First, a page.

save our home.

1Current president of Brazil, Jair Bolsonaro.

What Is Your Writing Process?

With mop in one hand,
cocktail in the other,
at 9:00 a.m. or night,
flies swatted,
roach corpses swept.
Lola Beltrán belts “Mi ranchito”
through house speakers
from room to room.
I hum off key.
Mares fed, dogs let out,
sun beating on the flat roof,
moon rising behind a cloud—
verses take form.


Having a light supper of peanut butter and wild berry jam
on water table crackers while watching PBS,
a woman who wrote a book came on.
She talked about married Indian women,
her curiosity about them.

They were private, at first, she said.
It took time to gain trust
and signed consents,
everything on the up and up, you understand.
How bloody “Margaret Mead” of her,
how “Jane Goodall,” I thought,
going over to make tea, draw blinds,
bring in the dogs for the night.

After all, I mused, if her subjects—
multilingual, educated, well-traveled—
wished for strangers to know
whether they watched porn,
places where they made love,
how they interacted with in-laws
and reared children,
they’d write their own accounts.

Instead, perhaps sometime
they’d document
the impudent guest
who came to town
for the sole purpose
of blabbing about all that went on
behind closed doors.

Drops Fell on the Roof

                                        Translation by Tyehimba Jess with Ana Castillo


Tic, tic, tic,
tic, tic, tic…
A stab
in the chest of the country

and the night didn’t blink
that Valentine’s Day.

A tic, tic, tic fell on the roof
and no one slept, not my love, not the dog, not me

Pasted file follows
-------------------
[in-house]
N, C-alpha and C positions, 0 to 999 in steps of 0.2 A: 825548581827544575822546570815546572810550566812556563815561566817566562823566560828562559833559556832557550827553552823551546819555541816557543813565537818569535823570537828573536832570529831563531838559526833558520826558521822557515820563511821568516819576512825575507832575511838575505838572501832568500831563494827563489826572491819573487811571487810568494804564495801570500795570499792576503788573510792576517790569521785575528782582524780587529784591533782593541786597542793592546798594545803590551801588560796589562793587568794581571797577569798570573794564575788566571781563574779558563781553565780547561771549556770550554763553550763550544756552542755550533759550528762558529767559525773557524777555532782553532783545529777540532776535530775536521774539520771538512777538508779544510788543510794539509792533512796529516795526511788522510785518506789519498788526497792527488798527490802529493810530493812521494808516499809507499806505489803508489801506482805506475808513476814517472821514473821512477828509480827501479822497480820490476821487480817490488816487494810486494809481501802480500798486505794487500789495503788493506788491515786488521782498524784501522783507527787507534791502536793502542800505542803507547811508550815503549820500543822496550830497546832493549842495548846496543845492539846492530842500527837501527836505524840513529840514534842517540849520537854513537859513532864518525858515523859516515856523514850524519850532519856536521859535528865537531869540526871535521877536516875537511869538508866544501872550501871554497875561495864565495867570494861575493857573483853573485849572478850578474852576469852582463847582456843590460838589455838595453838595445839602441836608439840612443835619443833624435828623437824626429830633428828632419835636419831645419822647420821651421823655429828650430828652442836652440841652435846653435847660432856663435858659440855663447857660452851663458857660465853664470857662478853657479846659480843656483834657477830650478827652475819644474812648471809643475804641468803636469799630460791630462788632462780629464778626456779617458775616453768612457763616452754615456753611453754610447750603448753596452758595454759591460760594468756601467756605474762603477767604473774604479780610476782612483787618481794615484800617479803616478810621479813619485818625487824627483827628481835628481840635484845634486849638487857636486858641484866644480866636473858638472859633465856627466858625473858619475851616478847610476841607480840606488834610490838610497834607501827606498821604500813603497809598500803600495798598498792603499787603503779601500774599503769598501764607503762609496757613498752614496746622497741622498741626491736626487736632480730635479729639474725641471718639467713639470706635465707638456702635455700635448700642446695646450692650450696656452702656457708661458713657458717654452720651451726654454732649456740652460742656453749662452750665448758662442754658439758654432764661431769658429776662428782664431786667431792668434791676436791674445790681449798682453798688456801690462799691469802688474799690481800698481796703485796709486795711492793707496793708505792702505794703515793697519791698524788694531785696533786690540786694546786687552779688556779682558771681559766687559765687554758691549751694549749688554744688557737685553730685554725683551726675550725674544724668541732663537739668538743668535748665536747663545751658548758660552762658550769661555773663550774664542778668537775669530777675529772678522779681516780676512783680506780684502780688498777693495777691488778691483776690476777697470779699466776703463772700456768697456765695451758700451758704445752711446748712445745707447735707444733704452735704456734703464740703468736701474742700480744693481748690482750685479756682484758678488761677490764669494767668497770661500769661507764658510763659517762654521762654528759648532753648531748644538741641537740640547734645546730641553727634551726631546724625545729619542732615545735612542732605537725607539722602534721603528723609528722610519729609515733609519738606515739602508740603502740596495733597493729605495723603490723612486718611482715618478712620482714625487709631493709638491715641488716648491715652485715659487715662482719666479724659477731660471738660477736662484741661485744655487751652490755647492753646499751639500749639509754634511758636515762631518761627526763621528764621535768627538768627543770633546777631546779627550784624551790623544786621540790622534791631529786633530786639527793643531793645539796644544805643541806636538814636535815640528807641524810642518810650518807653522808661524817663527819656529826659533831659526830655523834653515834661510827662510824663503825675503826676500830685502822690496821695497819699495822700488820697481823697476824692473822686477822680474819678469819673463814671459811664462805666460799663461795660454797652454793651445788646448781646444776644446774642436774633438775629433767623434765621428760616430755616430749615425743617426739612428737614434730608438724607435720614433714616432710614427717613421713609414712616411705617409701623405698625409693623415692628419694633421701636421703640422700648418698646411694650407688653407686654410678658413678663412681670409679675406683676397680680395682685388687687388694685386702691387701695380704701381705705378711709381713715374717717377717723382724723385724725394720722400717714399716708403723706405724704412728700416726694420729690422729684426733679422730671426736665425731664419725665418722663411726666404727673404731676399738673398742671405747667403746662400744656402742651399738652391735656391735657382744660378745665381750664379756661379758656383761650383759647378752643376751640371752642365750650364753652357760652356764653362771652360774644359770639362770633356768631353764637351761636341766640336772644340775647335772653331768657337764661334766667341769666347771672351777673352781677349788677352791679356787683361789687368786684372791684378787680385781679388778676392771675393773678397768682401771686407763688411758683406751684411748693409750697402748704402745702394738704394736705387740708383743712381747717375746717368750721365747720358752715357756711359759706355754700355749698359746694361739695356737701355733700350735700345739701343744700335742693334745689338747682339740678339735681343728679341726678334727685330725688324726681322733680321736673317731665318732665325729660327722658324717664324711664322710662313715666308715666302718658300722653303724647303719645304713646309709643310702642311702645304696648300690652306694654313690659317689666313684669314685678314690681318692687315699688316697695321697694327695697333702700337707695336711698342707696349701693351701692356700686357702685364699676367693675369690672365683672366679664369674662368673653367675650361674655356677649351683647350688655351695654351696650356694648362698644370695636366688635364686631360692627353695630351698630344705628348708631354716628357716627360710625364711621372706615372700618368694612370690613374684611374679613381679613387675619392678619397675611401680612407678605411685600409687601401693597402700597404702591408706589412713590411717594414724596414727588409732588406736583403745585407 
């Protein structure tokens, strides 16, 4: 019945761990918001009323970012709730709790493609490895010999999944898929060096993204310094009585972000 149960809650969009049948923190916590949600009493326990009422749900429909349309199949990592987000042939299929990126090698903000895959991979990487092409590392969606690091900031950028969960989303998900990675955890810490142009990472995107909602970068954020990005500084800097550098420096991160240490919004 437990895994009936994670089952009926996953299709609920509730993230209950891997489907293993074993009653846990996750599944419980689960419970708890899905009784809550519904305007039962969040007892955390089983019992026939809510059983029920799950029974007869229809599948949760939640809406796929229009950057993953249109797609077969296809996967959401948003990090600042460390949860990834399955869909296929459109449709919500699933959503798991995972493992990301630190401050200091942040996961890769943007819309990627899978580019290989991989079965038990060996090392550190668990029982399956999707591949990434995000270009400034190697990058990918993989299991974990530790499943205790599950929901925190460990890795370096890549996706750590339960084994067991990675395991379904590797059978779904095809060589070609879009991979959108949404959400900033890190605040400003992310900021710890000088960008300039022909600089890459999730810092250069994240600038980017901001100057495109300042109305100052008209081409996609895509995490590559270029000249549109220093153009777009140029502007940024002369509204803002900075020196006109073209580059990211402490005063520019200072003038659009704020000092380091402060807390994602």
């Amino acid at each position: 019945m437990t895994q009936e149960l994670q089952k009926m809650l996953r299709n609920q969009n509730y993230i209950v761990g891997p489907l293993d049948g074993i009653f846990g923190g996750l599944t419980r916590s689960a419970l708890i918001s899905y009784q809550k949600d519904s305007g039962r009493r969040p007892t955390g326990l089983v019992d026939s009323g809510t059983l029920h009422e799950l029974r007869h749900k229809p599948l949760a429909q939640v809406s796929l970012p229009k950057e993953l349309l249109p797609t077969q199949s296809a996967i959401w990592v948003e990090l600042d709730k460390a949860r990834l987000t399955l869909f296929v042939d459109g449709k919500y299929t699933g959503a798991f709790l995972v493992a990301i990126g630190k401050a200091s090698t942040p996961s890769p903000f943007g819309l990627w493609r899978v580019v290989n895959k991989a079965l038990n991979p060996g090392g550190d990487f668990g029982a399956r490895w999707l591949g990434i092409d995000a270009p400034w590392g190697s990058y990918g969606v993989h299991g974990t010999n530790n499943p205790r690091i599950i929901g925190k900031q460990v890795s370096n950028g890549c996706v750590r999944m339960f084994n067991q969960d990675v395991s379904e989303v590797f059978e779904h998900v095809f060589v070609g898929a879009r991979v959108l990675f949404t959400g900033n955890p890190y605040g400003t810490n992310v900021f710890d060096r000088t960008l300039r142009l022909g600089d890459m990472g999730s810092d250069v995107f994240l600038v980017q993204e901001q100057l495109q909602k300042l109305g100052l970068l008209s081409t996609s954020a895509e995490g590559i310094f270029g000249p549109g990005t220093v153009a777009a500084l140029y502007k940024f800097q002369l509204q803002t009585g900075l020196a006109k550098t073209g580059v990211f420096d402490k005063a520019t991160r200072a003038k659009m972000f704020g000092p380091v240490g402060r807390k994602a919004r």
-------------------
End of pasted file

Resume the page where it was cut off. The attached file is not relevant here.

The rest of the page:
with the news of the latest massacre.
Seventeen children lost their lives.

Students, poets, leaders of the future,
it was seventeen souls that time.

Seventeen, count them in their coffins,
that will never grow older.

Seventeen sons and daughters. Count, if you can,
the screams of the parents and the people.

Domestic terrorism so rampant
in a place that calls itself democracy,

that has made death banal. It began centuries ago.
Men with weapons, haters of humanity, lovers of power

now, they take off their masks, their costumes,
with the blessing of Mr. President. Tic, tic, tic…

drops fell from the sky, and nobody slept,
not my love, not the dog, not me.

Related Poems


I’ve been somewhere. My mind struggles to remember the cornfields and fruit trees blooming like a young woman’s body and the place where my brothers built the shade house for our sister’s marriage beneath the slender moon where my mother wove her last blanket.

I’ve walked this empty road before in the month of the big harvest when The People left the canyon with wagons loaded with peaches and corn to take to relatives and to trade with our neighbors who live on the high windy mesas.  

I am returning to the red rocks that once cradled us and from whose arms we were torn when death marched in, surrounded us, and slaughtered everything that we loved.